Trip Start Dec 02, 2008
7Trip End Feb 27, 2009
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We rented a car for a week and traveled north of Auckland to the Bay of Islands for some rural R&R. We found an "eco-lodge" in a guidebook that tries to use sustainable methods whenever possible, including compost bins in the kitchenettes. Nice to have our own cottage with a kitchen to do more cooking. The family running the place has had the land for three generations. Our host Tania's grandfather used to grow citrus fruit (what Keri Keri is famous for). Now she runs the property as tourist accomodations, with an on-site Thai restaurant, sub-tropical gardens, and her partner's non-toxic print making studio. Keri Keri is pretty darn laid-back. We hiked to the famous Stone Store, NZ's first stone building built for the missionaries (by ex-convicts) in 1836. Next door is the country's first wooden house, even older (1822). It was in the same family for generations until they donated it to the National Trust in 1974. We wanted to continue on to Rainbow Falls but the government recently removed the bridge across the river due to recent flooding. So we rolled up the pants, took off our shoes, and joined the local teens crossing the river by foot. Then hiked the rest of the way through some nice wooded paths to the waterfall and then back into town. Another day was spent north of Keri Keri at Matauri Beach, where we hung out with locals -- no other tourists from what we could tell! We also ferried over to the even smaller town of Russell for dinner, which back in the 1800s was THE booming town on the North Island, full of sailors and the typical unsavories and debauchery that came with them.We were expecting something more, but it's teeny tiny with most things closed by the time we got there at about 7:30 p.m. Reminded me a little of Friday Harbor. Nearby Russell is the historical site of Waitangi -- the "birthplace" of today's NZ (not the birthplace of Maori culture). On Feb. 6, 1840 most of the local Maori tribes signed the Waitangi treaty with the British. It is treated somewhat like our Constitution, but it has been quite contested over the years because the two sides interpret it differently (mostly related to land rights).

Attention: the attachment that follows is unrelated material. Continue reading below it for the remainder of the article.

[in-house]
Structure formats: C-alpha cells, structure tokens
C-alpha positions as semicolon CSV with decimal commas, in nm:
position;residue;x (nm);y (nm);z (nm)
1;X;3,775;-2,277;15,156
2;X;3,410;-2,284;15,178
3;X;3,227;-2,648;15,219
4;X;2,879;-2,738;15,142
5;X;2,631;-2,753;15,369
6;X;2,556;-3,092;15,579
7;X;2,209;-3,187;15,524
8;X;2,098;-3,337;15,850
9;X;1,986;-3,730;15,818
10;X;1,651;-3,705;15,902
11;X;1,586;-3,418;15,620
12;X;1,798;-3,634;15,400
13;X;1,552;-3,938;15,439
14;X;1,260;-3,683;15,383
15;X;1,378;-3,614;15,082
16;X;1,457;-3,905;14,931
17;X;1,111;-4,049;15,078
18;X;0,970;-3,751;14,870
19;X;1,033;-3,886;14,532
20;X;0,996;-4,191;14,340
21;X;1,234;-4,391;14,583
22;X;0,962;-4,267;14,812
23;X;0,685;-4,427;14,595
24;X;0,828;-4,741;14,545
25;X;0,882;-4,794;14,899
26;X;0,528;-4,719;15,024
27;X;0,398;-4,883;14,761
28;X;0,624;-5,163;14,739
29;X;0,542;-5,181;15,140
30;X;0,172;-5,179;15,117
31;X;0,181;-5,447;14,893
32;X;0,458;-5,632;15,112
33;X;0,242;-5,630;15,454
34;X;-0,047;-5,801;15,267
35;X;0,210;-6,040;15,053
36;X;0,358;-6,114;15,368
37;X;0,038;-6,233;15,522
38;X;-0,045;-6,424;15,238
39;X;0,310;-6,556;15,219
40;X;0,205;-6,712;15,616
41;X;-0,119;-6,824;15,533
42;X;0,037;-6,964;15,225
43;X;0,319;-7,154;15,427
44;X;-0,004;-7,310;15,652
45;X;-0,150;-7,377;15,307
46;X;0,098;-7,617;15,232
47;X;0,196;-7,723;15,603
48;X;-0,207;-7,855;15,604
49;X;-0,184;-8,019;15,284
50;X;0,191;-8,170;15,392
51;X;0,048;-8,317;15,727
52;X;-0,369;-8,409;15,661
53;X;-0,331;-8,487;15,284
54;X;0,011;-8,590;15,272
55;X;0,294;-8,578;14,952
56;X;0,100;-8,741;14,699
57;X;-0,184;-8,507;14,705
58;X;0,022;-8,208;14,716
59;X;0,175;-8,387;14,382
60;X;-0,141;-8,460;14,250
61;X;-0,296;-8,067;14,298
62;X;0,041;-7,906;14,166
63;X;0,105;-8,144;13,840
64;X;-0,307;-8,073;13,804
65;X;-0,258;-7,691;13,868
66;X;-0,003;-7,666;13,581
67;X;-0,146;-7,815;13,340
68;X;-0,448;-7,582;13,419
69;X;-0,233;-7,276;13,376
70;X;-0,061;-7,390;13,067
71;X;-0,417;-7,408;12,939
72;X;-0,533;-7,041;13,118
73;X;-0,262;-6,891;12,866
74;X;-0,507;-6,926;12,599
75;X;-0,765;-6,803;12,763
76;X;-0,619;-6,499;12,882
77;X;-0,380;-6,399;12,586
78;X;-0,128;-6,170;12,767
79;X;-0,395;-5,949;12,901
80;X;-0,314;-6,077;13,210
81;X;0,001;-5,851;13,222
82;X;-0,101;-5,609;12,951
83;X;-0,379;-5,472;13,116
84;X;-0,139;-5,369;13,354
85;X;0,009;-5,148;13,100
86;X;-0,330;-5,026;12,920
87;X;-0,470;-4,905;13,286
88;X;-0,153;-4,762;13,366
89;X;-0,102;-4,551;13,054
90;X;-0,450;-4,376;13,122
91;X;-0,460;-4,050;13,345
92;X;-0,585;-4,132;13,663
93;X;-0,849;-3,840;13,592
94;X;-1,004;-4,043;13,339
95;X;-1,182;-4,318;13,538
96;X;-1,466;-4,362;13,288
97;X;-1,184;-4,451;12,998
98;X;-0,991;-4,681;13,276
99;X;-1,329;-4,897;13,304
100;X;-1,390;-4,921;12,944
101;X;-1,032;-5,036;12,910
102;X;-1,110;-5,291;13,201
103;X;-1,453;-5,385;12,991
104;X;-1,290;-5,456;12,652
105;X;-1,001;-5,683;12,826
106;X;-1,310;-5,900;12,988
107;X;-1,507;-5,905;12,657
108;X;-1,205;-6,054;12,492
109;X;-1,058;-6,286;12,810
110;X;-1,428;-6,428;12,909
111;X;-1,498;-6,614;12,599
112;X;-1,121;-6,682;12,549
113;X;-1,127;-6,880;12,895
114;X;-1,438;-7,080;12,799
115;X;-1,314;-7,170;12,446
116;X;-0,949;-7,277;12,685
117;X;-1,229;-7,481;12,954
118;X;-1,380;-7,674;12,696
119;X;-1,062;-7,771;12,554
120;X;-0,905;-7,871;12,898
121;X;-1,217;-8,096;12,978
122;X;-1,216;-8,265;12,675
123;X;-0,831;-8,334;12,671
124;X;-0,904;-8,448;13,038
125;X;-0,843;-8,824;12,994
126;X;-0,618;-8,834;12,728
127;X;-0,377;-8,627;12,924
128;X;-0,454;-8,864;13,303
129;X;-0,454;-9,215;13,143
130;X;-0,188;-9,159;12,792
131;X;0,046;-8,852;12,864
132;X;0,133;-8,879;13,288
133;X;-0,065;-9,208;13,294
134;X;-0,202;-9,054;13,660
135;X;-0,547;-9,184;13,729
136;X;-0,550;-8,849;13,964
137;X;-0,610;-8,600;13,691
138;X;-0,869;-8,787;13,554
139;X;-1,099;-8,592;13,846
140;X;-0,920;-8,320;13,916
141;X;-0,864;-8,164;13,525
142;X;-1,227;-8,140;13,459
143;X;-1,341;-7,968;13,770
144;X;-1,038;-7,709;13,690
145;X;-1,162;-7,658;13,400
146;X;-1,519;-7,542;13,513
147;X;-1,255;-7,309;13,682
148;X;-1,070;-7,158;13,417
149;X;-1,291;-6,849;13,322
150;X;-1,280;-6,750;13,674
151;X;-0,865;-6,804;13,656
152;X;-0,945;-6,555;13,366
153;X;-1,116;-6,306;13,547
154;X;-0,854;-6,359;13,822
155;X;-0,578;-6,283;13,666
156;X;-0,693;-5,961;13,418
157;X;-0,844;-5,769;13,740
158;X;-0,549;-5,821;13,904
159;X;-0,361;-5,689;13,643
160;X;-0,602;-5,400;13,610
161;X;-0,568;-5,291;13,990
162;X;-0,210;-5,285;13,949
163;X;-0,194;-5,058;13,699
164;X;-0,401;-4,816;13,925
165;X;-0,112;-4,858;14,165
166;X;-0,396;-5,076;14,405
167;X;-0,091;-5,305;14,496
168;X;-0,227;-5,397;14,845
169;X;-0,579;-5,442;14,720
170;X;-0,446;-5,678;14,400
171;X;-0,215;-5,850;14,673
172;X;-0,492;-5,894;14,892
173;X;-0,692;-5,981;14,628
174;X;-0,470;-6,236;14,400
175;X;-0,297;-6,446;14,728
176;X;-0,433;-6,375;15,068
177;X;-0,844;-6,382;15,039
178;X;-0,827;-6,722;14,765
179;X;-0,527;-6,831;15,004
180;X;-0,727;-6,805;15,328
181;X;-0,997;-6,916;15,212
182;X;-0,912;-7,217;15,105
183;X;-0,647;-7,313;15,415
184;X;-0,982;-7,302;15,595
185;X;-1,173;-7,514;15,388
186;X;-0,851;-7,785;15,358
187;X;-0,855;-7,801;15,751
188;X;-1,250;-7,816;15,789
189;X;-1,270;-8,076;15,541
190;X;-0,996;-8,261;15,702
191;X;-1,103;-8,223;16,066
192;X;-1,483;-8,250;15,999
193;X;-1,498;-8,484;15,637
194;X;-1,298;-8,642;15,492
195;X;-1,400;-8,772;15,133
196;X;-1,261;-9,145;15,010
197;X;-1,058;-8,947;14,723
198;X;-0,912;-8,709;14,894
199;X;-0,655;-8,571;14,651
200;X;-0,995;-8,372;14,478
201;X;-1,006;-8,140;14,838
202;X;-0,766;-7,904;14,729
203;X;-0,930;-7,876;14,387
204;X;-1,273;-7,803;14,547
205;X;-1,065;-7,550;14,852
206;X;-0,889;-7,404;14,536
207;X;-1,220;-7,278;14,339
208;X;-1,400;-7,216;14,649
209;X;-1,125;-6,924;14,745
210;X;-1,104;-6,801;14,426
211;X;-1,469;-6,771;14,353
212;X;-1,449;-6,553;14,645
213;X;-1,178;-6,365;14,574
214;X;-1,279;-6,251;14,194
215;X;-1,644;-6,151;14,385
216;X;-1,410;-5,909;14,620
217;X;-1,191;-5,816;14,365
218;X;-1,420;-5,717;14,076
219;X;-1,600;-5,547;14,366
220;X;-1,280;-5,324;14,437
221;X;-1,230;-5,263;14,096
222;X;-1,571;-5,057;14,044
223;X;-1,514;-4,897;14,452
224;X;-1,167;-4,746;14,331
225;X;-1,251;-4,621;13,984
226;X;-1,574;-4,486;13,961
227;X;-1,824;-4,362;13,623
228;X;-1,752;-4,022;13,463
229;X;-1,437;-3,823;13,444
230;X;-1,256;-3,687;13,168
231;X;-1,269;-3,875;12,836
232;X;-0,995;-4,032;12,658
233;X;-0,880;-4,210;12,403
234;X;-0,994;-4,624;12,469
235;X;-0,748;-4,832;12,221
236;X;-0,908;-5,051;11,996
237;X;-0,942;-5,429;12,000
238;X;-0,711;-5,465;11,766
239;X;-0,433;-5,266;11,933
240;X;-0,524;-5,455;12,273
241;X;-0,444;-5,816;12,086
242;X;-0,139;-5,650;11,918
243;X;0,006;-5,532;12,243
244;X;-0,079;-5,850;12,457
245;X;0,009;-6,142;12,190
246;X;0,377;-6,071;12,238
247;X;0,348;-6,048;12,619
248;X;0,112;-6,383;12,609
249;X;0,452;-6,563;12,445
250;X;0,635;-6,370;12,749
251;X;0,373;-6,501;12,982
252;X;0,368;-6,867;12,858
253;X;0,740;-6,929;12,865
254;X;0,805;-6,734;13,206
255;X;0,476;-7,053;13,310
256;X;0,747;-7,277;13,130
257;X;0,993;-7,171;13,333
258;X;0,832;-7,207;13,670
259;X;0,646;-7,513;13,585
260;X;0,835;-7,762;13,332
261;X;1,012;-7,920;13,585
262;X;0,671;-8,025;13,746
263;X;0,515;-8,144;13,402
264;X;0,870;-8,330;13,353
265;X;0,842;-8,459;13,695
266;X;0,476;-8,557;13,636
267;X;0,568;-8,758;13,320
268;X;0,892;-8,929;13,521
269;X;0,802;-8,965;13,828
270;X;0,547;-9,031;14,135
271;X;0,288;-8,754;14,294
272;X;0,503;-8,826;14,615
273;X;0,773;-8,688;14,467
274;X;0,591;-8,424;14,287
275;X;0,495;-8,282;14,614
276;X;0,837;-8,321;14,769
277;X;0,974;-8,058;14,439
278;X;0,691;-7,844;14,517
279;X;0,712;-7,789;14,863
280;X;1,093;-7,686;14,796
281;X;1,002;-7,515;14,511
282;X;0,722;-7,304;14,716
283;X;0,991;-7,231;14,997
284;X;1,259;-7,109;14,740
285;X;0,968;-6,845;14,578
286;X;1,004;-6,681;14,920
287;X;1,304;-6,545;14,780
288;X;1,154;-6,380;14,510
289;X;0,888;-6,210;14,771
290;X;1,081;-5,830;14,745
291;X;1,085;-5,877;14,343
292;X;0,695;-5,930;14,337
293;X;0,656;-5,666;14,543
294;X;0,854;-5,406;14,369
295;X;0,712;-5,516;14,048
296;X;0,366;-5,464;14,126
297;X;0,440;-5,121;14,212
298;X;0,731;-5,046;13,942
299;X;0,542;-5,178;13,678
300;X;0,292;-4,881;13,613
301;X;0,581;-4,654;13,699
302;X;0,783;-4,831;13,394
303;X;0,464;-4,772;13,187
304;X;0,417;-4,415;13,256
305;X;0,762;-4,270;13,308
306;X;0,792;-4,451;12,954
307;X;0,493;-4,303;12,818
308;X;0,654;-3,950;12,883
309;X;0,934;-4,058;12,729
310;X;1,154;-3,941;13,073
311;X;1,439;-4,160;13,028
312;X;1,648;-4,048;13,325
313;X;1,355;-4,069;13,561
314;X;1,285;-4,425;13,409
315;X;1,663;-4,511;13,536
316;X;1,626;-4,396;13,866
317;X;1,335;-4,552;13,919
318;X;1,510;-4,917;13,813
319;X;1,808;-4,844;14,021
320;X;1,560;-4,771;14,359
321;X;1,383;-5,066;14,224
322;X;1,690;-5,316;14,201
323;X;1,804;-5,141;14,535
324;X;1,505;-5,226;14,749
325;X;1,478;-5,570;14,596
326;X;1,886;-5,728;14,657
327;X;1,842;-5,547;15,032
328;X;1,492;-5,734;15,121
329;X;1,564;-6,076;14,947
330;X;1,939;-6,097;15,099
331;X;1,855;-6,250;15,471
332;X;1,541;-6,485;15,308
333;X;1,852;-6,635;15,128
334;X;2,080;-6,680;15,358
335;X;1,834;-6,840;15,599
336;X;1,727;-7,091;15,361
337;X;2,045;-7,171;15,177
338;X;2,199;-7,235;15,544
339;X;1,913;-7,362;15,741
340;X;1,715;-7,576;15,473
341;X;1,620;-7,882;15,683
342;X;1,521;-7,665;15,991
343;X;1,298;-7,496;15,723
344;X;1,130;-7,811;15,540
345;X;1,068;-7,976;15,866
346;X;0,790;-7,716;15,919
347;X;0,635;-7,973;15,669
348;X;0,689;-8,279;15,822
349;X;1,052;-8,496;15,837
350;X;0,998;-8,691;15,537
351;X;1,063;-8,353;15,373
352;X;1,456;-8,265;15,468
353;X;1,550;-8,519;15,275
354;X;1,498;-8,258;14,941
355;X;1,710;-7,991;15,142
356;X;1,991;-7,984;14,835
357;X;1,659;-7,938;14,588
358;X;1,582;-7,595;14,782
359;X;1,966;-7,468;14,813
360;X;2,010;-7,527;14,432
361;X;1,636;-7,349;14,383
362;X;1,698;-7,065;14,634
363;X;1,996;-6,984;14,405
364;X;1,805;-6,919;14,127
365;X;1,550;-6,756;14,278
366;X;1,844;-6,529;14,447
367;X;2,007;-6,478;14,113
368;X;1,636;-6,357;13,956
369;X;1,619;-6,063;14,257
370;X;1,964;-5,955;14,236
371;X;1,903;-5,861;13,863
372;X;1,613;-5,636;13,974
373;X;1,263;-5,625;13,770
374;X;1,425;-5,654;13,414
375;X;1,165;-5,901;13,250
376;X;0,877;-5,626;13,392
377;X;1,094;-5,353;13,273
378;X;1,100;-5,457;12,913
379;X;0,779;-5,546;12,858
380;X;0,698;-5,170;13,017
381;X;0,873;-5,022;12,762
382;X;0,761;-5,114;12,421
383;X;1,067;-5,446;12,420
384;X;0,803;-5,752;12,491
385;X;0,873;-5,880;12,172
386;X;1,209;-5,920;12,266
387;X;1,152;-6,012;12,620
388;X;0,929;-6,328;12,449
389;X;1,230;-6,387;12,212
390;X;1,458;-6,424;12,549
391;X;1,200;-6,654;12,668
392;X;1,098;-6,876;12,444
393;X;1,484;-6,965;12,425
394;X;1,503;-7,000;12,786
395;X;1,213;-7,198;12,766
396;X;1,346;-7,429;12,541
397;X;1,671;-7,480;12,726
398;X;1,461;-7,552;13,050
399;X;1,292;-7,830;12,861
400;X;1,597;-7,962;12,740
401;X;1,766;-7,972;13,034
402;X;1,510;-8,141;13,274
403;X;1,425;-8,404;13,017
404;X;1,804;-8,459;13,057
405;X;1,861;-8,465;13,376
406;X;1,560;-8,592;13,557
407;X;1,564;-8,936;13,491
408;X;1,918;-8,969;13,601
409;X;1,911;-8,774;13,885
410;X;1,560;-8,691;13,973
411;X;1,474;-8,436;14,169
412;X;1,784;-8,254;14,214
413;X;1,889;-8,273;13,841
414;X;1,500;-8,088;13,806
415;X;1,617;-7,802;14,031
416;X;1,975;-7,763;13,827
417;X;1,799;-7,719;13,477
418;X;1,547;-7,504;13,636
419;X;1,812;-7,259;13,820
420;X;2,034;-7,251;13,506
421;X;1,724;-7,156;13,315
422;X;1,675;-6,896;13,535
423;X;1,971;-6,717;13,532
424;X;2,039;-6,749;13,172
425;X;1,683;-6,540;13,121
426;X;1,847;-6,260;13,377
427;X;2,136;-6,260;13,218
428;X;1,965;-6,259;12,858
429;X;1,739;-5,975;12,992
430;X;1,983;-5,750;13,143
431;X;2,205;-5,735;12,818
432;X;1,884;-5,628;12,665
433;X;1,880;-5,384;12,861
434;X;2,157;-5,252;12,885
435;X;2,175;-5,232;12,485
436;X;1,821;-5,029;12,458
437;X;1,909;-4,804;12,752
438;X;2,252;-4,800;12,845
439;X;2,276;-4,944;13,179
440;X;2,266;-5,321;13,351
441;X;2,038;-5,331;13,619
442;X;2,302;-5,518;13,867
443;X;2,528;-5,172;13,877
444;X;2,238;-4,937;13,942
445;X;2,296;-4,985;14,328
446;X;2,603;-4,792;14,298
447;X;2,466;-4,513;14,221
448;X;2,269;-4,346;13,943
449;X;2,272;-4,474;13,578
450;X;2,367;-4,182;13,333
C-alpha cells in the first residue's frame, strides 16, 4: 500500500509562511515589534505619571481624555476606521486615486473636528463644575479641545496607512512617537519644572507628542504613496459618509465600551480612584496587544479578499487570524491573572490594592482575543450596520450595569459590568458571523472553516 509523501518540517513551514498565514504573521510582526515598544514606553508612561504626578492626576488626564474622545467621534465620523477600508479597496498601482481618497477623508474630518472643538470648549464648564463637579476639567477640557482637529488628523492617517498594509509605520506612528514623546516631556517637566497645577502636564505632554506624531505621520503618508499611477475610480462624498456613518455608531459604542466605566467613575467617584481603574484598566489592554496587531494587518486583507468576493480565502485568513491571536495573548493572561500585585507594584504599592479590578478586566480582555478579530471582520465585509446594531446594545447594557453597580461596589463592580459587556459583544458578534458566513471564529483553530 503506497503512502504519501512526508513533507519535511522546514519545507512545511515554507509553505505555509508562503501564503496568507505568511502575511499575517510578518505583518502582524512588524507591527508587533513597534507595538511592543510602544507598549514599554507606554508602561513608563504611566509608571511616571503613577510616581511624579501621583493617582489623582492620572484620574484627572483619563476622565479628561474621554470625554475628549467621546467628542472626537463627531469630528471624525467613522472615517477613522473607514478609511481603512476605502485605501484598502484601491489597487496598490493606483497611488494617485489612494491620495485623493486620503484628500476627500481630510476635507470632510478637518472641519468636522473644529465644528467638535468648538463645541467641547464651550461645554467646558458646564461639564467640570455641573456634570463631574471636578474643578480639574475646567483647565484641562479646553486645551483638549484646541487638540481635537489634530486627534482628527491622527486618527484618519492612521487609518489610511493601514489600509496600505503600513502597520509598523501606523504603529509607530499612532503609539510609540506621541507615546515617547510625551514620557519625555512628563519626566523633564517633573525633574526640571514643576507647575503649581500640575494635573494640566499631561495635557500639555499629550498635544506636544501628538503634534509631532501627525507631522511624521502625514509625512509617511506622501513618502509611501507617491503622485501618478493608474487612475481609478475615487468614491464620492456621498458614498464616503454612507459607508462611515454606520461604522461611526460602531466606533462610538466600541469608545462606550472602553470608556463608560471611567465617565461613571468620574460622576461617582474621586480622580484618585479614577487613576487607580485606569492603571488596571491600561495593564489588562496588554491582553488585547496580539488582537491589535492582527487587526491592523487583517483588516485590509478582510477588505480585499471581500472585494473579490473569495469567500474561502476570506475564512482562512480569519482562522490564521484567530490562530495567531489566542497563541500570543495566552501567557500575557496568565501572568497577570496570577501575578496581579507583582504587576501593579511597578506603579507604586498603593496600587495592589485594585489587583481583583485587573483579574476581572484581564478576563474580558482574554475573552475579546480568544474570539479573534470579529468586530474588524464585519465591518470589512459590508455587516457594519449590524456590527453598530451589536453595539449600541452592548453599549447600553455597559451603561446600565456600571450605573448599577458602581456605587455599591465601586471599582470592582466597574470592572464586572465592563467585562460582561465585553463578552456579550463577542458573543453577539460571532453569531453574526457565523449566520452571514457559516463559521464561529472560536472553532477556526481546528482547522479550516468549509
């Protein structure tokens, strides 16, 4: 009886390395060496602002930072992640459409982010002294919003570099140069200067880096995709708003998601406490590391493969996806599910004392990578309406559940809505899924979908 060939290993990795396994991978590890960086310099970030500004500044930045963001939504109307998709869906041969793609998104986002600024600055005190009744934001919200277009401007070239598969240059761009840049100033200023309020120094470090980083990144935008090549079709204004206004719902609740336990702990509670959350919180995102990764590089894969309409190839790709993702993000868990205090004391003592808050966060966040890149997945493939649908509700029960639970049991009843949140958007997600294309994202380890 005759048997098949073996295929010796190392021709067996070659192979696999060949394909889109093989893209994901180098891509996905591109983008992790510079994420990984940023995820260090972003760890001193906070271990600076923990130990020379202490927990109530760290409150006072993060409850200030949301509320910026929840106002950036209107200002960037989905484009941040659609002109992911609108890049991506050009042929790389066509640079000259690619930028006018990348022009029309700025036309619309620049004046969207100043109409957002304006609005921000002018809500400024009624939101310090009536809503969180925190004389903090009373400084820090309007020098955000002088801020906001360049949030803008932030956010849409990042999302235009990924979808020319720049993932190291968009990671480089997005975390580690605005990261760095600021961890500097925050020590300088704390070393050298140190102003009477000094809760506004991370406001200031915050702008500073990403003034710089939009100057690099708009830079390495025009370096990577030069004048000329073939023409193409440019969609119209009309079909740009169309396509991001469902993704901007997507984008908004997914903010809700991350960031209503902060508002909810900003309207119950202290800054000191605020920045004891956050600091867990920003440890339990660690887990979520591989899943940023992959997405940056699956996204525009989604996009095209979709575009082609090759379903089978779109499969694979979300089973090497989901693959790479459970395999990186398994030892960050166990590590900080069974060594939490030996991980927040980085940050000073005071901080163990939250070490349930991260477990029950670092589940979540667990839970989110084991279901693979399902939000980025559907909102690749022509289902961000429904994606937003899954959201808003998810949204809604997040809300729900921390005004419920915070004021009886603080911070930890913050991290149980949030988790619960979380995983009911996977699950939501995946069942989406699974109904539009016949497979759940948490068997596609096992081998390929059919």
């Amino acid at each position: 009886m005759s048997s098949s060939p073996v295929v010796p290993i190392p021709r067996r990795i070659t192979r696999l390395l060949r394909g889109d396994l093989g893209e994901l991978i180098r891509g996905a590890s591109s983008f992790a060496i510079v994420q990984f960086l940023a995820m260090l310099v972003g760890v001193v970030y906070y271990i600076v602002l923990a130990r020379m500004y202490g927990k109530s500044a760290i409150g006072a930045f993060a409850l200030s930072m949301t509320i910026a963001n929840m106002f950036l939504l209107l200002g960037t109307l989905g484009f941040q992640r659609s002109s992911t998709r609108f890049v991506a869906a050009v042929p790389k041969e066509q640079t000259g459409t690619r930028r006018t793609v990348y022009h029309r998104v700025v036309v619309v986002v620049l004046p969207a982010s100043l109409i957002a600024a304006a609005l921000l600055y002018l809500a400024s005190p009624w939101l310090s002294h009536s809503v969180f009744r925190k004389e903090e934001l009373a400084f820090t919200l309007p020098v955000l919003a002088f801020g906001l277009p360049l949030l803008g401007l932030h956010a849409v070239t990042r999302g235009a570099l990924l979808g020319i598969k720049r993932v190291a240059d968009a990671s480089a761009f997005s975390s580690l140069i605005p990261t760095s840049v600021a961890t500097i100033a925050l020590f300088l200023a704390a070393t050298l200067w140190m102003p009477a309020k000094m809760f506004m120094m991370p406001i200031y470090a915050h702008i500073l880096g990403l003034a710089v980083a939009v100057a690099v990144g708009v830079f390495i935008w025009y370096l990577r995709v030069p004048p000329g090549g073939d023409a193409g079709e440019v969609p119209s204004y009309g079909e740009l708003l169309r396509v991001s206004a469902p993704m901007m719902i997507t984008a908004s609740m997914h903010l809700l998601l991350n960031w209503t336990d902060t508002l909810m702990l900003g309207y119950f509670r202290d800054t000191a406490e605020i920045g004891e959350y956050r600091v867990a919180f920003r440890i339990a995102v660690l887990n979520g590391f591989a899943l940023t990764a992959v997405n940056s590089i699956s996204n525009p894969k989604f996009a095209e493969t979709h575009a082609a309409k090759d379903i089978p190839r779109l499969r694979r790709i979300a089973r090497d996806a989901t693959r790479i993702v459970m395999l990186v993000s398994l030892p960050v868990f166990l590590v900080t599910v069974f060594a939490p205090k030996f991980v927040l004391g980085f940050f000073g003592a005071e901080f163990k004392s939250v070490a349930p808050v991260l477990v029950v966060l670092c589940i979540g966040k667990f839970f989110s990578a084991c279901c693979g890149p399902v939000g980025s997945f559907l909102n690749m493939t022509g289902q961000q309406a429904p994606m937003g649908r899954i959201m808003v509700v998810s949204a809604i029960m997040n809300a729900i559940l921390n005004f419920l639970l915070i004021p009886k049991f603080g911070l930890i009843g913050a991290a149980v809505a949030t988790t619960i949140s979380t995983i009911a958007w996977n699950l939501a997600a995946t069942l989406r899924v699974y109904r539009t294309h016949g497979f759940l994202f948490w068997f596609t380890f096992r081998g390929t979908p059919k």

KeriKeri is a nice town full of retirees and hospice workers. The summer population ballons due to everyone wanting out of Auckland for a holiday. The beaches north of here are full of amazing white sand and cystal clear blue waters. The only difference from countries closer to the equator is that the water is somewhat cold. On Matauri Beach I missed a few spots with the sunscreen and my feet and arms paid the price. My feet are getting pretty tan while the rest of my legs are still the same old Pacific Northwest white some of us are afflicted with. Just off Matauri Bay is the remains of an old Greenpeace boat -- the Rainbow Warrior. Back in the early 90's Greenpeace was protesting France testing nuclear weapons in the south pacific. The Greenpeacers had a boat they were harassing the french with and the boat was then bombed by French spies. this was a pivotal moment in NZ history. NZ has been strongly nuclear free ever since. France did end up testing a nuclear weapon in turn blowing a nice big hole in the ozone. So if you're caucasian and dont want to come home with skin cancer then wear sunscreen while in NZ cause you'll get burned in about 5-10 minutes on a sunny day. I already have a nice farmers tan going on. Can't wait to show everyone:)